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luvdunhill

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Posted (edited)

I like things straight, what can I say.
 

So looking for advice. Do I attach my steel wall to the concrete and live with a wavy line, or leave a gap and fill it in later with concrete. I plan on using metal stakes and concrete on the back side of the not-so-great-wall so that would make it straight..

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I already want to raise the wall a bit so this is just a dry fit to mark the holes for the to be concreted posts 

Edited by luvdunhill
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I doubt any fix would make it look much better.  I feel like I'm missing some overall perspective from the picture, like what is what, i.e. are you calling a "wall" something that's on the ground?  But fixing/blending/hiding a joint in concrete generally doesn't last.  Possible option would be some kind of coating that would span across the joint or if applicable, decorative trim to hide the gap/wave.

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Not to disrupt the construction portion, but just got this up and running over the break, and put it in the system for a listen today. In my typical tradition, currently uncased. This is a UGS Muse preamplifier. This uses the UGS 3 Universal Gain Stage (Pass Labs XP 12 and I believe XP 30 use these), with the Muses 72320 volume control chips. This was developed on a French forum (homecinema-fr.com), originally with a relay-based volume control, and then updated with some redesign for the Muses chips. There are threads on diyaudio for a board group buy there as well.

The preamp is fully balanced differential, with 4 inputs and 2 outputs. Even though it provides a HT bypass function, I may hardwire one of the outputs for monitor functionality for headphone amp use. This uses Salas shunts providing the +/-24V for the UGS modules, and regulated down to +/-16V for the Muse chips. Custom Toroidy transformer (4x24V and 2x8V secondaries, dual 115V primaries in their Audio Supreme version).

This was mostly surface mount, and was a challenge to build. The 100 pin CPU (STM32 ARM) was a good time to solder, with a size of about a dime.

I've only listened to this for about 20 minutes or so today; it sounds very good, but getting the Pass Aleph P out might not be so easy :)

The last picture isn't mine, but shows another builder's case layout. Mine will be somewhat similar I think.

 

 

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Ine UGS front.jpg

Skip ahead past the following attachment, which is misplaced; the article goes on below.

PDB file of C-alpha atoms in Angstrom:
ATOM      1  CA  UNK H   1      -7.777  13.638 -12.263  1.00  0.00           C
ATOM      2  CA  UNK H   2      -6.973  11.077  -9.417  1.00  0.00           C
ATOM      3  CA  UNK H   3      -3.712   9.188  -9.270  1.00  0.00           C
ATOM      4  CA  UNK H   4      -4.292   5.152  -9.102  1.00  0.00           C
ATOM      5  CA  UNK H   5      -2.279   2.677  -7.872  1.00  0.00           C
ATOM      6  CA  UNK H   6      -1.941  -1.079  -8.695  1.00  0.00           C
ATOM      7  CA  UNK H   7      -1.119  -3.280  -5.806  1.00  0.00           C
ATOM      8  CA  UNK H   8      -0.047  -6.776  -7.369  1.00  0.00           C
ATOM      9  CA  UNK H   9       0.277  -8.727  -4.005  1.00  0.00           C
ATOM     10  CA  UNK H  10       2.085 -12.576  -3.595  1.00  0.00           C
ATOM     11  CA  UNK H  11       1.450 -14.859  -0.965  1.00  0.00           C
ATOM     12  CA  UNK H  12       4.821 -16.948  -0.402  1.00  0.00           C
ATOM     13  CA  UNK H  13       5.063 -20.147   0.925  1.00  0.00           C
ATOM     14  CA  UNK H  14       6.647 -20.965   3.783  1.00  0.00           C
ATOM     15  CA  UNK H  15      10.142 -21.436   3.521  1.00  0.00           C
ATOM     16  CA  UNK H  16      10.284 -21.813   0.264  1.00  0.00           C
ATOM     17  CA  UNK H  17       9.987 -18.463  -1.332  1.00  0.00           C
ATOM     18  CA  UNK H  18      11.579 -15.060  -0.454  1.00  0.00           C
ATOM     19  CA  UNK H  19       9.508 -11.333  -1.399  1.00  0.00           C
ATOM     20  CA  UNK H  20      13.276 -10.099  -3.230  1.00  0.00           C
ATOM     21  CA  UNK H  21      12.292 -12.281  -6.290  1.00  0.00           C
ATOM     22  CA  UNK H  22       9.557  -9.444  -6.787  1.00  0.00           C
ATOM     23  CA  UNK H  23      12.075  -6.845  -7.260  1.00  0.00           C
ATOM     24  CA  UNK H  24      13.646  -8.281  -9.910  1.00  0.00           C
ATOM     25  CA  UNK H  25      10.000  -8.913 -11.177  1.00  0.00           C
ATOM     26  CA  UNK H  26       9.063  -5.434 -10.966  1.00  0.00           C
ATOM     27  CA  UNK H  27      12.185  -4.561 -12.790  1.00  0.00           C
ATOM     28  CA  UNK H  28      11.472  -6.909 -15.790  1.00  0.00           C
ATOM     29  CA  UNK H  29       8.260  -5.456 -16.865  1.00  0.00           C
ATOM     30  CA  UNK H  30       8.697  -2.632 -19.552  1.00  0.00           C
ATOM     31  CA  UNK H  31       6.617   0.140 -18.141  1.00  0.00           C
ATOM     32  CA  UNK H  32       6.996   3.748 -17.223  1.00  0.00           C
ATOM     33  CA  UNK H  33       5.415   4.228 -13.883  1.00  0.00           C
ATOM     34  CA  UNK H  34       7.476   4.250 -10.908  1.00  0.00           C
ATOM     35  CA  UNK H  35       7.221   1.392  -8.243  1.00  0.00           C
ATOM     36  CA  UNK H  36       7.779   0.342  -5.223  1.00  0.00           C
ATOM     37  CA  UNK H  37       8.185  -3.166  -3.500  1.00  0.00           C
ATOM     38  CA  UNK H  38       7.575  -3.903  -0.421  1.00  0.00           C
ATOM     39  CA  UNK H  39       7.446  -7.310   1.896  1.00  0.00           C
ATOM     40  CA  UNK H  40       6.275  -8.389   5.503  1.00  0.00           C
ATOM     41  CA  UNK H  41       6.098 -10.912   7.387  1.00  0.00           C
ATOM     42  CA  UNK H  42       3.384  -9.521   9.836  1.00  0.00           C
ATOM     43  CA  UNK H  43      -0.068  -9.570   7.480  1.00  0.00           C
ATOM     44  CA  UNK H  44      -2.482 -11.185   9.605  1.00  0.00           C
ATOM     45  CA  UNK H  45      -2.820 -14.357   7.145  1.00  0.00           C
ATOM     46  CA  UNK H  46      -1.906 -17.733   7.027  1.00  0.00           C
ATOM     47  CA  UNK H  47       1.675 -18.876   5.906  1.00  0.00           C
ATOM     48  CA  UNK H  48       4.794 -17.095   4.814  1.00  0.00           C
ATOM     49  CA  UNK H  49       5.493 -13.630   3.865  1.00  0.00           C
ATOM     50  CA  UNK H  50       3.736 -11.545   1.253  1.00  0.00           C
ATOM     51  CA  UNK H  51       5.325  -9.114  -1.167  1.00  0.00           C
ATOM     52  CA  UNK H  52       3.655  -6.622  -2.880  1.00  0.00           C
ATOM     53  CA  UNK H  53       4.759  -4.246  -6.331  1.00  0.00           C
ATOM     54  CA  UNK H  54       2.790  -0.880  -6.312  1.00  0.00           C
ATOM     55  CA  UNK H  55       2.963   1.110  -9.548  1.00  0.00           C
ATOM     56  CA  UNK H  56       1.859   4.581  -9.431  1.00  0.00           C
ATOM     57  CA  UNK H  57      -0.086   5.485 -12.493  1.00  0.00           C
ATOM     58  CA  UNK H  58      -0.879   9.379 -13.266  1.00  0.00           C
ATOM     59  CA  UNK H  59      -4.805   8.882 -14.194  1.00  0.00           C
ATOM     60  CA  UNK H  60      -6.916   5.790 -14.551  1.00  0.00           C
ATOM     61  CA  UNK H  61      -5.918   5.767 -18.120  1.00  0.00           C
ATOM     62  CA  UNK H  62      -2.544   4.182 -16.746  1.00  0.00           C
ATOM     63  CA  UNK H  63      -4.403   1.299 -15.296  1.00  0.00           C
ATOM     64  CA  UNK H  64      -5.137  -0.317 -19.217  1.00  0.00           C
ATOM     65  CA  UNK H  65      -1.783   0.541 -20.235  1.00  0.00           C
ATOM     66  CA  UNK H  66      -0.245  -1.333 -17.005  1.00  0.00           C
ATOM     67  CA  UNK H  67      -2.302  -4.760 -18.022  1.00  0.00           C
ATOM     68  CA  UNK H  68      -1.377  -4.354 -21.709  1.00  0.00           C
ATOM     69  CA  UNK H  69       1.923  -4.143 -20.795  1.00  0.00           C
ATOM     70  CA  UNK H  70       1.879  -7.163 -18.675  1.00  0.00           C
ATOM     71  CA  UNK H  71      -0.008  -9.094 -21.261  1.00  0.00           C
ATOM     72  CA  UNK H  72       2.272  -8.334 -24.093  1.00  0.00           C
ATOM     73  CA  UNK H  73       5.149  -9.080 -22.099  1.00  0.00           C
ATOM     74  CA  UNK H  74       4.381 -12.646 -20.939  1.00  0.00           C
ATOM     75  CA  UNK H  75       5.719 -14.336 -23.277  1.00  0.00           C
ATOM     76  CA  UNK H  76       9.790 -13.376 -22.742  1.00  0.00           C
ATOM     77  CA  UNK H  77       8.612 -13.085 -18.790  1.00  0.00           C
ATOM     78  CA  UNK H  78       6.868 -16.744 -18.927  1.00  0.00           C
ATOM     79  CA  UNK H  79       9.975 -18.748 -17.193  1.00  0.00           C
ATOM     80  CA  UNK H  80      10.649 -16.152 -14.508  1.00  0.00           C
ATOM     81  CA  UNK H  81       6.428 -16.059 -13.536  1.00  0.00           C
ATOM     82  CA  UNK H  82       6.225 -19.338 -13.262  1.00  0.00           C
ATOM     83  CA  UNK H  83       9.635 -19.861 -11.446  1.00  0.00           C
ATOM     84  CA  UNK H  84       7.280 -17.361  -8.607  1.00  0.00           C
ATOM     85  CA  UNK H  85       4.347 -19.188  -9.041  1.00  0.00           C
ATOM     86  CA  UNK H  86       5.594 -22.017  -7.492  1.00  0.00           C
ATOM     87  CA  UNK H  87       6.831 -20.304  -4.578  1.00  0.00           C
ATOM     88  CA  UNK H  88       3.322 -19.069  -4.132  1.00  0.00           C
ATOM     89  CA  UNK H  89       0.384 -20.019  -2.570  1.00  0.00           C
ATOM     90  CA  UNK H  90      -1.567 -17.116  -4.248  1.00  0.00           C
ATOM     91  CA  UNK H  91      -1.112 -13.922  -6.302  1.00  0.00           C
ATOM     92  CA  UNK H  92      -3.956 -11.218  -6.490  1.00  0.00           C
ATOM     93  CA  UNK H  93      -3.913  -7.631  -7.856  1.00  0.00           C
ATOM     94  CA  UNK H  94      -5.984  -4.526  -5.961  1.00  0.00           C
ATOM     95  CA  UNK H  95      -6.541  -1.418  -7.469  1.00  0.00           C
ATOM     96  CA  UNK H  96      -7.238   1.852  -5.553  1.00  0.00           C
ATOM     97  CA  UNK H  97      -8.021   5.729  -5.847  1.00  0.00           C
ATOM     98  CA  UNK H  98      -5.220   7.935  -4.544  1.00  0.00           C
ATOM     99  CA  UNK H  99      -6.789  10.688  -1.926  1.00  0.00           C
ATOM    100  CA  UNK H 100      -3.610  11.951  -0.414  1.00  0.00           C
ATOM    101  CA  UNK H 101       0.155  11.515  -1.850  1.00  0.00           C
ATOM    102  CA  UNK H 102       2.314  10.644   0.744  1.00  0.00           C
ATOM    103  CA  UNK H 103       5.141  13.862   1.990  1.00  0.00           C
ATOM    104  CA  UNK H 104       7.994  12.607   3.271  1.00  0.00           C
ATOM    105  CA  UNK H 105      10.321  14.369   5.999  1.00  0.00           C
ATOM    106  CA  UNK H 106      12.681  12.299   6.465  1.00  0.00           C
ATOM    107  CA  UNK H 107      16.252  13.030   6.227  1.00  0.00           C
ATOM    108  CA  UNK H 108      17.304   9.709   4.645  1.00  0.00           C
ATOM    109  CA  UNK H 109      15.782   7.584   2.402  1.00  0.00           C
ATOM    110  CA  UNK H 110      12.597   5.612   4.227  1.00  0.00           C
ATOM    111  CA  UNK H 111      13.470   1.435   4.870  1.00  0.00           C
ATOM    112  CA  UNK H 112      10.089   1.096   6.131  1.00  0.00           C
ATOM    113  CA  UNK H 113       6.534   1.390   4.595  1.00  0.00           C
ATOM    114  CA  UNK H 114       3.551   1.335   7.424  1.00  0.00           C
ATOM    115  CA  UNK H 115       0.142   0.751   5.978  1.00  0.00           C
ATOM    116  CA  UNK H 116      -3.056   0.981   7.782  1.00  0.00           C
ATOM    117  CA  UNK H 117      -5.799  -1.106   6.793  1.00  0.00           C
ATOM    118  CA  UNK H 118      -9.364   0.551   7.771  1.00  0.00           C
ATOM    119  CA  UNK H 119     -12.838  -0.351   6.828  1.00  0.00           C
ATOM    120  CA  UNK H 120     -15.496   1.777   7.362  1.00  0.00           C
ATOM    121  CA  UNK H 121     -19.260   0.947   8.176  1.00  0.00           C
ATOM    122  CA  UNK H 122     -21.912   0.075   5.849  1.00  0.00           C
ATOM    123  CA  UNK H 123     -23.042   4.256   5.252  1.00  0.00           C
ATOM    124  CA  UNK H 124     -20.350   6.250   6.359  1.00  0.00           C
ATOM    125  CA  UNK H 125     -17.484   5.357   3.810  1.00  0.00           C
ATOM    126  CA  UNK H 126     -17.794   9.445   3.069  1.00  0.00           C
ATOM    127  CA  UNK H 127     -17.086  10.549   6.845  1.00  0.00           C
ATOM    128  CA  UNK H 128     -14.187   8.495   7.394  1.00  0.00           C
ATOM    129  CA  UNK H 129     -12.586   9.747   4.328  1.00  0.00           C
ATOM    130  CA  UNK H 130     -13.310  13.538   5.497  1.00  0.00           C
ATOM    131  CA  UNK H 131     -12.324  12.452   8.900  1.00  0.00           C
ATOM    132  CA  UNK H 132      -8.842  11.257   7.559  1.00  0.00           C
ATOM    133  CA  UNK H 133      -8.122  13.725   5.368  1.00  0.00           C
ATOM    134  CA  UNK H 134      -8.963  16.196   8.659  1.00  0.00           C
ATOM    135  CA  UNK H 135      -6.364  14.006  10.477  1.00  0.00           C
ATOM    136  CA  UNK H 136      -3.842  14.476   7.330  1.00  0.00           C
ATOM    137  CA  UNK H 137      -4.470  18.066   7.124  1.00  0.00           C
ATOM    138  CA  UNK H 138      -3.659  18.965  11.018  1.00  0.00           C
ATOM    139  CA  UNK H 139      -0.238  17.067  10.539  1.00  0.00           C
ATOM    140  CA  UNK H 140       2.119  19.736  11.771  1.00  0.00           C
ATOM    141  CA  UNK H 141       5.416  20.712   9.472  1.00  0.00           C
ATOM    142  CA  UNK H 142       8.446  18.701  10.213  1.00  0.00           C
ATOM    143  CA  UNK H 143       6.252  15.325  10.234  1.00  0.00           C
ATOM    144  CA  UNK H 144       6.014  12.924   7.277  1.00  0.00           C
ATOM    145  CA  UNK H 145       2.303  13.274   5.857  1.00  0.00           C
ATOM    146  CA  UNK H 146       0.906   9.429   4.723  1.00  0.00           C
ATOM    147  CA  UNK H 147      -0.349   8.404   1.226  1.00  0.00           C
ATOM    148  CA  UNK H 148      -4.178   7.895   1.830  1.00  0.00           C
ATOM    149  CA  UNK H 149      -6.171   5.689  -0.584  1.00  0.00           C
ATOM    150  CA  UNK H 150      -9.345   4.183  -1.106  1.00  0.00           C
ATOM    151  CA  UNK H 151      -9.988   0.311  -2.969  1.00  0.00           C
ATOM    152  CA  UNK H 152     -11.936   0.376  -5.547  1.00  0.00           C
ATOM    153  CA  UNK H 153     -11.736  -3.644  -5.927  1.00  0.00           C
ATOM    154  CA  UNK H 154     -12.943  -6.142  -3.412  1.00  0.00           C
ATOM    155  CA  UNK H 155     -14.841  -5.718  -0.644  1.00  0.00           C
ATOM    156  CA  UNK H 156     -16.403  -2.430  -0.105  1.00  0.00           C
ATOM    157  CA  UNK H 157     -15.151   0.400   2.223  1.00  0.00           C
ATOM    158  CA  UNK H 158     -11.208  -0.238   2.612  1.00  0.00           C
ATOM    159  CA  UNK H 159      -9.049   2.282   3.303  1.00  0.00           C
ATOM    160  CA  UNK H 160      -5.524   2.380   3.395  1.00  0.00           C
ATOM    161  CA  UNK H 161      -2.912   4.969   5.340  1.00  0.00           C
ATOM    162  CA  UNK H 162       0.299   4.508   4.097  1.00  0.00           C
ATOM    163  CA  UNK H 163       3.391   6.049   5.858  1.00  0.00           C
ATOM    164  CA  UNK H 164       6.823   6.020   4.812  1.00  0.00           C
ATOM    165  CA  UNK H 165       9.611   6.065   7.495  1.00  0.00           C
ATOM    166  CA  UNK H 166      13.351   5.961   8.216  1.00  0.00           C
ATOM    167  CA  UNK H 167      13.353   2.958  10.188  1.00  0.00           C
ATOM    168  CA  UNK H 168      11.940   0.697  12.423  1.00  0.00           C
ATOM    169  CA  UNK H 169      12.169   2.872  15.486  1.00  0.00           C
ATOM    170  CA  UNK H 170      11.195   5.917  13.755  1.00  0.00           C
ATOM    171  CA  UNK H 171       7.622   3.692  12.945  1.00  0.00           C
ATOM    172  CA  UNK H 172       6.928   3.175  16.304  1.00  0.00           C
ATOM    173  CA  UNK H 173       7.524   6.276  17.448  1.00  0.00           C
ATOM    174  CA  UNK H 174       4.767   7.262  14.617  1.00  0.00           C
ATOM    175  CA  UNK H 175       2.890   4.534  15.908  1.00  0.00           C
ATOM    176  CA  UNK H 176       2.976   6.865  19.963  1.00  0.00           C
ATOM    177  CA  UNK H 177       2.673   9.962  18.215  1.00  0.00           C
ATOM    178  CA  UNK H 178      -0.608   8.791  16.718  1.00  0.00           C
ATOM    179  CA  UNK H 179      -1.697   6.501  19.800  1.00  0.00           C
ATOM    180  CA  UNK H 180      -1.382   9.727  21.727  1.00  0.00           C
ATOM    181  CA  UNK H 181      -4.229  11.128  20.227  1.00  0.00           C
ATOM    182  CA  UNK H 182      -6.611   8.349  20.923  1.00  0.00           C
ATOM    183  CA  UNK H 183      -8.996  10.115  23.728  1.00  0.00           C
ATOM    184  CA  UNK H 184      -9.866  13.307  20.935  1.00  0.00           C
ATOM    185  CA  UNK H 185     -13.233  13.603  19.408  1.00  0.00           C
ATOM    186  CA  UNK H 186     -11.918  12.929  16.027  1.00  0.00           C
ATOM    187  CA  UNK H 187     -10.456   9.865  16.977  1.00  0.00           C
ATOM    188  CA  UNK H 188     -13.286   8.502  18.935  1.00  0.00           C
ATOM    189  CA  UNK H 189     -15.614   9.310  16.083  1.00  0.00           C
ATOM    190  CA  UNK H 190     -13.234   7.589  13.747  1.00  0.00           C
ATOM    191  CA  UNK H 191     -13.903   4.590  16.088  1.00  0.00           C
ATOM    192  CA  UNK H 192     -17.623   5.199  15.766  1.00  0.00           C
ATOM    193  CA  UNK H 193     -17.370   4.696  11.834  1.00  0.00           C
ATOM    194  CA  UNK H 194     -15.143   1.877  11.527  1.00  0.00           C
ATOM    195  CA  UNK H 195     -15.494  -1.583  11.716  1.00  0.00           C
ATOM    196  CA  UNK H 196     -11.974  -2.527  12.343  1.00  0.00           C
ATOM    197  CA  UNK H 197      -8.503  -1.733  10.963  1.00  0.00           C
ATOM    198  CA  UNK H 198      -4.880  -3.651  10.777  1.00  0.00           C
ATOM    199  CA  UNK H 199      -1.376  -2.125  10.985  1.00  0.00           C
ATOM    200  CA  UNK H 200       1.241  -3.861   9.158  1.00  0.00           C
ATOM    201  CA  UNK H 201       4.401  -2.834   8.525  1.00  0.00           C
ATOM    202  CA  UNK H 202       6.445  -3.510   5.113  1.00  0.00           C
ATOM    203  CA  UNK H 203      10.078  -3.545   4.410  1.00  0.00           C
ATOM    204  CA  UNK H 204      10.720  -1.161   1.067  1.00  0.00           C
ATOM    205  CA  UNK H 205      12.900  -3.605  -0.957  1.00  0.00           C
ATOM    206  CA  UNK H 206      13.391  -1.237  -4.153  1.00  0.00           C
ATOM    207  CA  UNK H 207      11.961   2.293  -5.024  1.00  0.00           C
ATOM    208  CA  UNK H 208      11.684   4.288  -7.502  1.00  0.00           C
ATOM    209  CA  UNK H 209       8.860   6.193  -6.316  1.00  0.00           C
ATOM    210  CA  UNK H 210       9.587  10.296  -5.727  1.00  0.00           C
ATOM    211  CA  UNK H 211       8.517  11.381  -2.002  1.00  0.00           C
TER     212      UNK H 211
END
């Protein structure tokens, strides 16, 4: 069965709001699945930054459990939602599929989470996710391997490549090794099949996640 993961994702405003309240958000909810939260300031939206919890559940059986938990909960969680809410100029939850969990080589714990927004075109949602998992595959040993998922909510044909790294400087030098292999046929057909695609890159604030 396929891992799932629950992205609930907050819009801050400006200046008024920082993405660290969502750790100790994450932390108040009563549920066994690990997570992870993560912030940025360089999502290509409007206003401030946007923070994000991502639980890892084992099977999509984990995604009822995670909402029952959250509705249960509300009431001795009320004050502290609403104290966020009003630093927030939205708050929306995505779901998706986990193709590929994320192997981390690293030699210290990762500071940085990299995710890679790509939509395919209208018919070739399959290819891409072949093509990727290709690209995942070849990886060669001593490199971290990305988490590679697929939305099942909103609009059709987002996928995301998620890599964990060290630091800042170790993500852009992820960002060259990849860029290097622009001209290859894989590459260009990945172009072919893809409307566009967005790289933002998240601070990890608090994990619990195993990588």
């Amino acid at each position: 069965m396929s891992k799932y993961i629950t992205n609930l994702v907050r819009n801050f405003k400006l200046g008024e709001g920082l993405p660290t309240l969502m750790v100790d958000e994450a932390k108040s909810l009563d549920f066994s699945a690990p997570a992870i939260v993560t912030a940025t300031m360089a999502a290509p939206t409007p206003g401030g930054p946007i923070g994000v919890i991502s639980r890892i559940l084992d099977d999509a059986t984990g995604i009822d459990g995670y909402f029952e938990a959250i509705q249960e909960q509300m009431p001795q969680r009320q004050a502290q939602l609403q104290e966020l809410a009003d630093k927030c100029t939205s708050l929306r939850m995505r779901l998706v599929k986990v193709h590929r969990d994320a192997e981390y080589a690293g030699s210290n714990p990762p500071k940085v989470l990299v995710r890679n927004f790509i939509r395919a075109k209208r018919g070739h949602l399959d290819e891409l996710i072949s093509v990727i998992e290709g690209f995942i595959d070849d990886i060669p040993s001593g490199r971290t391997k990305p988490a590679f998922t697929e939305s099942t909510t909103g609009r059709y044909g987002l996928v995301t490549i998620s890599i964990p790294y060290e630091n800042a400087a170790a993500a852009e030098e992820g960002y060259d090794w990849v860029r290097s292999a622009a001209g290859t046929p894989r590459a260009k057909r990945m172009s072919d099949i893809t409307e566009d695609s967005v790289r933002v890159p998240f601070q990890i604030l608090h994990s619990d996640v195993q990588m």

Edited by Pars
sp.
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Posted (edited)
1 hour ago, n_maher said:

I doubt any fix would make it look much better.  I feel like I'm missing some overall perspective from the picture, like what is what, i.e. are you calling a "wall" something that's on the ground?  But fixing/blending/hiding a joint in concrete generally doesn't last.  Possible option would be some kind of coating that would span across the joint or if applicable, decorative trim to hide the gap/wave.

I see. So the steel pieces are the wall. If I secure it to the concrete on the right (yes Al is correct with his marking) then it no longer will be straight. If I don’t secure it, it will be nice and straight, but there will be a gap between the steel wall and the concrete on the right. I would need to fill it with some sort of coating (Sika makes a self leveling material and there is some you heat up as well..)

Edited by luvdunhill
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What's the maximum gap between the steel and the concrete?  I really can't get a sense of scale from the picture and I think that's what's causing part of my difficulty.  

What might be possible is to set the steel straight, use it as a guide, and then cut a chamfer into the concrete to create a gap that looks uniform at the top and hides the variability that exists below it.  Not exactly sure how I'd do that without staring at it a bit longer but that was the first thought that I had. 

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  • 4 months later...

Son of a *****, I've been looking for my testicle weights for years! Thinking back, it was about the same time as we last got together in person.

Do you understand the implications of being a gay top with tucked up balls?

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Built a vent board for our van AC unit that fits in the back window since they do not provide one and the only prebuilt one was really pretty cheap. This one is much more solid.

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Outside view

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inside view. We are almost ready for van life, which starts this Saturday. 

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